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Question: I believe I am correct up until $y(t) = Cx(t)$. I was told I did it incorrectly, but I cannot figure out how to grab the position of the antenna using $y(t) = Cx(t)$. Does it look correct, if not, how can I go about finding $y(t)$? I am stumped.

We want to design and simulate a full state feedback LQR control law for a rotating antenna. The motion of the antenna can be described by the linear second order non-homogeneous differential equation given by $$Iθ''(t) + cθ'(t) = τ (t)$$ with initial conditions: $$θ(0) = θ_0$$ $$θ'(0) = θ_1$$ where $I$ is the effective moment of inertia of all the rotating parts including the antenna, $c ≥ 0$ is the coefficient of viscous (i.e. air; the antenna is in low earth atmosphere, not the vacuum of space) friction, $τ (t)$ is the torque applied by the motor that effects the rotation at time $t ≥ 0$, and $θ(t)$ is the angular position of the antenna at time $t ≥ 0$.

(The basis for the model is simply Newton’s second law, $F = ma$, in the context of rotary motion, i.e. torque equals the moment of inertia times the angular acceleration. The friction term is modeled as a torque that is proportional to the velocity so that it is in the direction opposite to the motion of the antenna.)

The motor torque at time $t ≥ 0$ is assumed to be proportional to $u(t)$, the input voltage to the motor, with constant of proportionality $b > 0$.

In your calculations below use the following values: $\alpha = \frac{c}{I}=4.6s^{-1},$ $λ = \frac{b}{I} = 0.787 \frac{rad}{Vs2} $, and $I = 10kgm^2.$

The output variable is the angular position of the antenna.

Rewrite the model as a first order system of the form $$x'(t) = Ax(t) + Bu(t)$$ $$y(t) = Cx(t)$$ $$x(0) = x_0.$$

ATTEMPT: $$I\theta''(t) + c\theta'(t) + 0\theta(t)= \tau(t)$$ $$\theta''(t) = \frac{1}{I}\tau(t)-\frac{c}{I}\theta'(t)-0\theta(t)$$ $$x_1=\theta(t)$$ $$x_2 =\theta'(t)$$ $$x_1'(t) = \theta'(t)$$ $$x_2'(t) = \theta''(t)=\frac{b}{I}u(t)-\frac{c}{I}\theta'(t)-0\theta(t)$$ $$x_1(0) = \theta(0) = \theta_0$$ $$x_2(0) = \theta'(t) = \theta_1$$ $$x_1'(t) = 0x_1(t)+1x_2(t)+0$$ $$x_2'(t) = 0x_1(t) -\frac{c}{I}x_2(t)+\frac{b}{I}u(t)$$ $$x'(t)=\begin{pmatrix}x_1'\\\ x_2' \end{pmatrix}=\begin{pmatrix}0 & 1\\\ 0 & \frac{-c}{I}\end{pmatrix}x(t)+\begin{pmatrix}0\\\ \frac{b}{I}\end{pmatrix}u(t)$$ $$y(t)=\begin{pmatrix}1\\\ 0\end{pmatrix}x(t)$$ $$x(0)=\begin{pmatrix}\theta_0\\\ \theta_1\end{pmatrix}$$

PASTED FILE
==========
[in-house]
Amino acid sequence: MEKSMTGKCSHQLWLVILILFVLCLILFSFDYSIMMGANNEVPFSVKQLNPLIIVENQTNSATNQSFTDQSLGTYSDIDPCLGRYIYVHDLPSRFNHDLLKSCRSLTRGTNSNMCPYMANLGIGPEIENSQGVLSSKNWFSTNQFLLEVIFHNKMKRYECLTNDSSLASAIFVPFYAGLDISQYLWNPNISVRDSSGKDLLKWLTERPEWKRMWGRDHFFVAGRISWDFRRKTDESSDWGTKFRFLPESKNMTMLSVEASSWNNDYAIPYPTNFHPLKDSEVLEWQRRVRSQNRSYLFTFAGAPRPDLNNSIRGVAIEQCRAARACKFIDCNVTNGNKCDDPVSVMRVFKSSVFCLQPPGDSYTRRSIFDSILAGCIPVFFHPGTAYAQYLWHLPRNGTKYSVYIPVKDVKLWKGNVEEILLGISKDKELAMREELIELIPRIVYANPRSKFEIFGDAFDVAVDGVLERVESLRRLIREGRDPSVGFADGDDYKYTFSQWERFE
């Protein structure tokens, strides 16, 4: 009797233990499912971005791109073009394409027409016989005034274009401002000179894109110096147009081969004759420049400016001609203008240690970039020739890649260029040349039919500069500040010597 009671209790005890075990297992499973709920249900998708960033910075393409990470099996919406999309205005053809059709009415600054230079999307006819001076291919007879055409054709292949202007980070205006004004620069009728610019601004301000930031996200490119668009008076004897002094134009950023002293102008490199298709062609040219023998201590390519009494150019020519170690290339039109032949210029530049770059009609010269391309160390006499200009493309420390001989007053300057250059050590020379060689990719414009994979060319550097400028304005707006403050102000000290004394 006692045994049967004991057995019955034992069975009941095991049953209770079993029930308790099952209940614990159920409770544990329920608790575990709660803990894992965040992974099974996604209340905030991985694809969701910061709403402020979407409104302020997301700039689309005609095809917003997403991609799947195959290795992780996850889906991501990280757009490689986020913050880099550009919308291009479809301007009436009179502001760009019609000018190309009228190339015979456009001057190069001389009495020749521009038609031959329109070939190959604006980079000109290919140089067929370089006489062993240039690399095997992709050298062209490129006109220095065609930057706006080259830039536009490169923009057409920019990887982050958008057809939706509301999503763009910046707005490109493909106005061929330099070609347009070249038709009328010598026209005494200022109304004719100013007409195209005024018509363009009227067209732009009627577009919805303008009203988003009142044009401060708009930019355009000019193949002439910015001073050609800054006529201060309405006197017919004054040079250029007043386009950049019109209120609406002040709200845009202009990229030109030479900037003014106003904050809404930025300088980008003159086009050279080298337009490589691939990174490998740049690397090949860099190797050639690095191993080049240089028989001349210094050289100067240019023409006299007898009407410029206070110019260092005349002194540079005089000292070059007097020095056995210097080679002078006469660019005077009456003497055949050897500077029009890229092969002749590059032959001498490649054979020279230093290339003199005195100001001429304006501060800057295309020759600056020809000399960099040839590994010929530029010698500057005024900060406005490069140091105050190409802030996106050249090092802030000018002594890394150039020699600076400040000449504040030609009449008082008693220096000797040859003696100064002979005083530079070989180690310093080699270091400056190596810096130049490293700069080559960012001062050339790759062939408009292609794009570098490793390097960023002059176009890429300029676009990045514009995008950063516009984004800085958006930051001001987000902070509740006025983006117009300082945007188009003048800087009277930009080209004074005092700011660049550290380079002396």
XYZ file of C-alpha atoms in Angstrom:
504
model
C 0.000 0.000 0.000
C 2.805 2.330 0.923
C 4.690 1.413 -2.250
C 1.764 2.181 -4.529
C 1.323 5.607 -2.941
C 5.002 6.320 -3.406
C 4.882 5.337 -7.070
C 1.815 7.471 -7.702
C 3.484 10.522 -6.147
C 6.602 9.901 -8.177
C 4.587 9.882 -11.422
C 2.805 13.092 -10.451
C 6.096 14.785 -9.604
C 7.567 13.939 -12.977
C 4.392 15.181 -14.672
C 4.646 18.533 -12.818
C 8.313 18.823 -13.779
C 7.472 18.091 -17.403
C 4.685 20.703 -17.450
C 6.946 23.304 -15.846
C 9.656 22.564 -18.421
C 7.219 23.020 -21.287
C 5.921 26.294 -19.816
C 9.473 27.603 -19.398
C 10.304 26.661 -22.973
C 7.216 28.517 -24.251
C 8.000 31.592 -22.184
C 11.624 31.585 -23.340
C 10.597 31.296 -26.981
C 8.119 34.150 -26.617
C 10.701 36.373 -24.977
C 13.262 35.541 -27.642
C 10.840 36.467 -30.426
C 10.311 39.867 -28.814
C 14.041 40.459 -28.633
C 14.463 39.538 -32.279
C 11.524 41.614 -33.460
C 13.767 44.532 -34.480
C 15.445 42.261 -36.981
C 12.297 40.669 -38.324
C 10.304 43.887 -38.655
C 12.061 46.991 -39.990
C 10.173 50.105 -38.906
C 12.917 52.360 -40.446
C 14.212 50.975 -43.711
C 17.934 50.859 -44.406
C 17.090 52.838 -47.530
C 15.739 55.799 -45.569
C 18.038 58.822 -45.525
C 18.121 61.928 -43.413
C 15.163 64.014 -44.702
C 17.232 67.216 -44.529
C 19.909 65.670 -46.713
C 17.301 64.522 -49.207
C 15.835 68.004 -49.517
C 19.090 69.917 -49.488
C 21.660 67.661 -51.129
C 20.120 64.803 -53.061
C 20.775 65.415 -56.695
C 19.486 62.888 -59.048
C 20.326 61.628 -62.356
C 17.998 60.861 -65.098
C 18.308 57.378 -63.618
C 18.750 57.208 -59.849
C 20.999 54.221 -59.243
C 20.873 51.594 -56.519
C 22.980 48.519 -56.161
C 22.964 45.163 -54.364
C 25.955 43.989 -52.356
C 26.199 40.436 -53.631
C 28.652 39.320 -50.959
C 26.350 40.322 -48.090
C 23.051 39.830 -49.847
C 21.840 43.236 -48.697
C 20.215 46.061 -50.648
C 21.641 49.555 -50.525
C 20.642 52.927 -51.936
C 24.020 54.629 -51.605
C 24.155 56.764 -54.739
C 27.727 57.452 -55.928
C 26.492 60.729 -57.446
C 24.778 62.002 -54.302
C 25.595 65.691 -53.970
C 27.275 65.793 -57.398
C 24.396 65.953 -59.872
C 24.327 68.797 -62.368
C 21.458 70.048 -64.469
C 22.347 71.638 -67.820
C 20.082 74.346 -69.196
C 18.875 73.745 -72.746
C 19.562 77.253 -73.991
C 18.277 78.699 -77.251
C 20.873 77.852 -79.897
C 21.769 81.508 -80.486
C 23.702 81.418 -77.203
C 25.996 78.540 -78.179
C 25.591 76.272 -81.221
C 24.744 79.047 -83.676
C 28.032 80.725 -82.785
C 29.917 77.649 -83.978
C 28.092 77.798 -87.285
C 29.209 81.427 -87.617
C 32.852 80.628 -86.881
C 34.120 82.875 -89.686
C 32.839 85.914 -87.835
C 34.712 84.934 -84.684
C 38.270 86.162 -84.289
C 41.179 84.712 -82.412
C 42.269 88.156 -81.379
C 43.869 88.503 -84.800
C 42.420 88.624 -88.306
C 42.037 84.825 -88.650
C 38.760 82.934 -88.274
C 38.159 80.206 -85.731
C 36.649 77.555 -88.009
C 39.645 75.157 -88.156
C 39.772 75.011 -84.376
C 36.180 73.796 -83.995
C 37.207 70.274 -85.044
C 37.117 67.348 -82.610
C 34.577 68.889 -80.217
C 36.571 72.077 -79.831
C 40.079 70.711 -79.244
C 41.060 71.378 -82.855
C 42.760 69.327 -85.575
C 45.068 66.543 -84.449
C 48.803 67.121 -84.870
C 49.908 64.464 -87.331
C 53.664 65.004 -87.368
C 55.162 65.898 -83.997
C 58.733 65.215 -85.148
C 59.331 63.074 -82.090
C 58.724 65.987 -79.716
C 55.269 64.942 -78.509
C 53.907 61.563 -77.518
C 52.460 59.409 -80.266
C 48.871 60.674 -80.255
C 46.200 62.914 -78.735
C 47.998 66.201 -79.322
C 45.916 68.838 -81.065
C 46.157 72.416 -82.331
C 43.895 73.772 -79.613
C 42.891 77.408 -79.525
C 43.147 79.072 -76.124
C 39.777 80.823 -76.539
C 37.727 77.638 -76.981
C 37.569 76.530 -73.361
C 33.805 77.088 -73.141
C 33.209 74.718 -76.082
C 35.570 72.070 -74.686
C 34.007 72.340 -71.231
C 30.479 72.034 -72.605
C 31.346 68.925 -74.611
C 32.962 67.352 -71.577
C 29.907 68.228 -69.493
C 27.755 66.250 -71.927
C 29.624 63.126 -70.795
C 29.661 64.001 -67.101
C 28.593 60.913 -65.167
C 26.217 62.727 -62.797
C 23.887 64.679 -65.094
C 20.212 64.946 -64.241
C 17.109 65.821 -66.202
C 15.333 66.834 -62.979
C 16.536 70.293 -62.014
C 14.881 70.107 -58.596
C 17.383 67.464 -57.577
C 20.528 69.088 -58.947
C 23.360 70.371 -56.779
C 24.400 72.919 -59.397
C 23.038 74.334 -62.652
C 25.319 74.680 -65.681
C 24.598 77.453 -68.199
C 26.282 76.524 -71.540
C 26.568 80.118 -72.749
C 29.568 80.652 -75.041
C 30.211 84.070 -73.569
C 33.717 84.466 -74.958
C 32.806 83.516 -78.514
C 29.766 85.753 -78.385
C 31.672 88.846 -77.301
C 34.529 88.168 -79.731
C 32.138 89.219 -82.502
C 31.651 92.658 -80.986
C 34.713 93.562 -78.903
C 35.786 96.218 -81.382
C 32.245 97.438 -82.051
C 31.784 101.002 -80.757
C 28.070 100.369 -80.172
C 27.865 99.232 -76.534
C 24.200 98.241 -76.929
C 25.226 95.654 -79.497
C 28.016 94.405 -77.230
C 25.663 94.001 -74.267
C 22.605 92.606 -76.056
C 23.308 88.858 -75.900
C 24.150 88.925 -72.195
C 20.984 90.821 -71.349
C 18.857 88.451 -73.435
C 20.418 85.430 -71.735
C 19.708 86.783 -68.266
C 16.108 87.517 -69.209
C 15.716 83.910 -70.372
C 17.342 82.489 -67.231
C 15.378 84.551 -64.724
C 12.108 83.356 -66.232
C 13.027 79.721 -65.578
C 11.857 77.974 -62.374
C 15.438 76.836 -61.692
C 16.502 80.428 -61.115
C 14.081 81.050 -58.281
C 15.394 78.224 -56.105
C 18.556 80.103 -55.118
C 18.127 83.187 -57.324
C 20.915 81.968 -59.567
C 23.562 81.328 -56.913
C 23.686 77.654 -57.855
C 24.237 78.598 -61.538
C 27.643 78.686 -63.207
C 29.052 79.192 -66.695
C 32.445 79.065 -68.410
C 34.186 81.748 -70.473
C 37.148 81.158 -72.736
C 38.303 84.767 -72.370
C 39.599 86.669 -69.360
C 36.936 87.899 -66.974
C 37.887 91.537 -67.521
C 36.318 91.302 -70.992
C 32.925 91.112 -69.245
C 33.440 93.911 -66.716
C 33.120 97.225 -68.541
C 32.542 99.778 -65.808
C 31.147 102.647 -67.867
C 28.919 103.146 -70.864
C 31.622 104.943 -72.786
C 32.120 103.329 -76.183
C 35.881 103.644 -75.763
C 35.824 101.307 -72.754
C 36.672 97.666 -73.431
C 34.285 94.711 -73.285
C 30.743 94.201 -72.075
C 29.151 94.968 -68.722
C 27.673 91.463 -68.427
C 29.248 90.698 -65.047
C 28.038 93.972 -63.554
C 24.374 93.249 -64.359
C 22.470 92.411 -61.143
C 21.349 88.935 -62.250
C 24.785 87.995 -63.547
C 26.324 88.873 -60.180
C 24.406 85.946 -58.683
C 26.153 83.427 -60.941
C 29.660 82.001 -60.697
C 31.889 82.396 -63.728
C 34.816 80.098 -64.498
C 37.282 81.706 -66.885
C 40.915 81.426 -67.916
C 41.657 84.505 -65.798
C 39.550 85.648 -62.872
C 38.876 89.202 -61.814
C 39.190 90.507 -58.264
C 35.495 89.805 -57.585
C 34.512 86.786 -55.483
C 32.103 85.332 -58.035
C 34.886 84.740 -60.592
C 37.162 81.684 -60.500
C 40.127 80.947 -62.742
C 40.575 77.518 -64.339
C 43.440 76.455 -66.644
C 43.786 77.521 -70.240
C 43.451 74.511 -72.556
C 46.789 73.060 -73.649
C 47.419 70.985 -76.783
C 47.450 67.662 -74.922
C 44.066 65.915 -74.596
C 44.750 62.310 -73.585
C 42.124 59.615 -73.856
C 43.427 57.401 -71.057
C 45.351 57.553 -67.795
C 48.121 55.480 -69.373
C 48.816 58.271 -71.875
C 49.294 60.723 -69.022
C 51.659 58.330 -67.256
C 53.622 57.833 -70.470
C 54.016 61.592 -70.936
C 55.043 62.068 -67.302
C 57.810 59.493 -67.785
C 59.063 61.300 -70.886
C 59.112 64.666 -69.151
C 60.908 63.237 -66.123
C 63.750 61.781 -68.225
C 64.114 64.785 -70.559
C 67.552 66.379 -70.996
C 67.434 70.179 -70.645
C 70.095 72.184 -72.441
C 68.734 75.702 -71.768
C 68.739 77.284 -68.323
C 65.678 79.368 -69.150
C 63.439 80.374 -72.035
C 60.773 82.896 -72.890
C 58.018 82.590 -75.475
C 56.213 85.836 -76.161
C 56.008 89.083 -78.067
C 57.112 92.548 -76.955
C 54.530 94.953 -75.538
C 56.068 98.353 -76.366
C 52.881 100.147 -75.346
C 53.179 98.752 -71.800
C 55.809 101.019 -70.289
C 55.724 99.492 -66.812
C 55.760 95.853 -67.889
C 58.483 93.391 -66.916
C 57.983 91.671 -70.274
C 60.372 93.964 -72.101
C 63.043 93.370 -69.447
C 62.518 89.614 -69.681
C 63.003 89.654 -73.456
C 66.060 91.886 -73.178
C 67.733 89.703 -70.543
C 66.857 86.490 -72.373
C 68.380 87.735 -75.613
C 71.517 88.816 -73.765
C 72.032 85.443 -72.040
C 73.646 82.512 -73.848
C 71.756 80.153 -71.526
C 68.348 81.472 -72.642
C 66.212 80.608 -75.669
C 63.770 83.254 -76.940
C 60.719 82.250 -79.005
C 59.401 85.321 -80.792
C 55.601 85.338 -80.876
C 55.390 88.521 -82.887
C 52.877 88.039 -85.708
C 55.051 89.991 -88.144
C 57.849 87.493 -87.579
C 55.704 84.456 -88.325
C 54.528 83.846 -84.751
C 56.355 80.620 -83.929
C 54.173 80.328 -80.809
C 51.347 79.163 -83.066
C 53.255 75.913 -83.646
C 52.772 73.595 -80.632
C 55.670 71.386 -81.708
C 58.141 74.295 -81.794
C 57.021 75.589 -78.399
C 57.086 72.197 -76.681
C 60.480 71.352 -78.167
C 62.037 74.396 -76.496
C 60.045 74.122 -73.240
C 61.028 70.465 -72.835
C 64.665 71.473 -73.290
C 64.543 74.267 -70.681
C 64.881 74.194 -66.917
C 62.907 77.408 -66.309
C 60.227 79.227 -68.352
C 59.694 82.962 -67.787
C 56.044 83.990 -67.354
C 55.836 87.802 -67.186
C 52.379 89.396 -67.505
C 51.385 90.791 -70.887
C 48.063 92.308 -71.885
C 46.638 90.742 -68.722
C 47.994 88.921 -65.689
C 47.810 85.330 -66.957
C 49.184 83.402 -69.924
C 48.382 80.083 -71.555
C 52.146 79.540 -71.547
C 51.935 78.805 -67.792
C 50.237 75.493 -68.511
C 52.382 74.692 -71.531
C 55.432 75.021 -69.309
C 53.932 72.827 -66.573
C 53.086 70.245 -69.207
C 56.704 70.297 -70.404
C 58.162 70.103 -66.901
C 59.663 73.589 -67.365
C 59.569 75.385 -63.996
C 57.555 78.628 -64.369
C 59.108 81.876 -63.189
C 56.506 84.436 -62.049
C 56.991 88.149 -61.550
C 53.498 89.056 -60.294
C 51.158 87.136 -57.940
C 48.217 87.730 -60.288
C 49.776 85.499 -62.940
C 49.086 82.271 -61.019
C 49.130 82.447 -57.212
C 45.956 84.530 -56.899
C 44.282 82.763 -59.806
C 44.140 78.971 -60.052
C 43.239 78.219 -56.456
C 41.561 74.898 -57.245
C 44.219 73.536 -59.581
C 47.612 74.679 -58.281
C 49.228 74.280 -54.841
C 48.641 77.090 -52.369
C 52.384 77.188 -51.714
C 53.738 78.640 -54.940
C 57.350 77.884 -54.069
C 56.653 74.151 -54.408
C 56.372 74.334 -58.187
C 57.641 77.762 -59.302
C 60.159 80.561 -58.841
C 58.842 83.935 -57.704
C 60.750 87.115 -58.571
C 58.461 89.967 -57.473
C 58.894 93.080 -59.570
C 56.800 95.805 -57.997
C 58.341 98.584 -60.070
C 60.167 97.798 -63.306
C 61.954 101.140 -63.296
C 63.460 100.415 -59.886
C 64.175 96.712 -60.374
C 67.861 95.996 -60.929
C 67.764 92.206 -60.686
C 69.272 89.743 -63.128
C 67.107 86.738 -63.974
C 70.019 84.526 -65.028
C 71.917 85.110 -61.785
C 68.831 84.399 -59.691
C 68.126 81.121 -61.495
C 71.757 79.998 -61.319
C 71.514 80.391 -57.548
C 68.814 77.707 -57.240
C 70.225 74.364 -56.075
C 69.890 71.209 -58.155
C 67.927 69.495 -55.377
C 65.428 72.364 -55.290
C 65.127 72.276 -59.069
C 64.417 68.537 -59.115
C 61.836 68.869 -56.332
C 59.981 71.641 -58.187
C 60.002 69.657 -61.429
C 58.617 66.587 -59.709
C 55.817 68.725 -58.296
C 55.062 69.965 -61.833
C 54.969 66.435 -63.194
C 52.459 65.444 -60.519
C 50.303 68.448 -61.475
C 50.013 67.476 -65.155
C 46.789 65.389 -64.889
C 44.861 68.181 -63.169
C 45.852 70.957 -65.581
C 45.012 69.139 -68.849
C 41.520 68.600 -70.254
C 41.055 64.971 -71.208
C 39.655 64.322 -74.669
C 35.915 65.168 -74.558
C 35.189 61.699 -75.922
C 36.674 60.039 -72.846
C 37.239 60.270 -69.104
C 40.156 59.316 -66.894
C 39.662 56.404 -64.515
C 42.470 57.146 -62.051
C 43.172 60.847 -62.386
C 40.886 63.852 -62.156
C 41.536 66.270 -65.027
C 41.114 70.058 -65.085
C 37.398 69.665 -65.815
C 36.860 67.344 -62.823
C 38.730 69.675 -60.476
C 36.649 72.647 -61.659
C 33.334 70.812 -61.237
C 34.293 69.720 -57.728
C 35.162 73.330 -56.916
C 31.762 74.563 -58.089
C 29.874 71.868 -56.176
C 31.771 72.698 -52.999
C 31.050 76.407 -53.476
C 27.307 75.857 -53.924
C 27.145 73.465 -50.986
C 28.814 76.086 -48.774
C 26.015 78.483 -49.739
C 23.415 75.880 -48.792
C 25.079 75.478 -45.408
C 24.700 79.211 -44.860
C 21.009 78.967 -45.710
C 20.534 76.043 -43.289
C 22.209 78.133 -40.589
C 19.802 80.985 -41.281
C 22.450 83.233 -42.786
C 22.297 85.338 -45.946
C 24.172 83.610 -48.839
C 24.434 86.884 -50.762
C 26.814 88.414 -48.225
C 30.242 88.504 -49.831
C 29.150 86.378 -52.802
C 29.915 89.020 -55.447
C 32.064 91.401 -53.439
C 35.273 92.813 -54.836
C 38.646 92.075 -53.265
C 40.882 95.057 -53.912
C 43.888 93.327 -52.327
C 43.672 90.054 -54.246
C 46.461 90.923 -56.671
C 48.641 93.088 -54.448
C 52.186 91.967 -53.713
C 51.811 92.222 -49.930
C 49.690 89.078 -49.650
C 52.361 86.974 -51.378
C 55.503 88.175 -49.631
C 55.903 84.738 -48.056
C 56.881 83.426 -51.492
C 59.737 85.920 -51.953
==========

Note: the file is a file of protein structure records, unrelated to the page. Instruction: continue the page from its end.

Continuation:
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You came incredibly close!

It seems that you want $y(t)=\theta(t)=x_1(t).$ Unfortunately, we can't multiply two $2\times 1$ matrices together. In general, if $M$ and $N$ are non-scalar matrices (that is, neither has only one row and one column), say with $M$ being $k\times m$ and $N$ being $n\times p,$ we will have $MN$ defined only if $m=n,$ in which case $MN$ will be a $k\times p$ matrix.

Instead, you want $$y(t)=\begin{pmatrix}1 & 0\end{pmatrix}x(t).$$ By multiplying any $1\times 2$ matrix and a $2\times 1$ matrix together, we obtain a $1\times 1$ matrix--a scalar--as desired.

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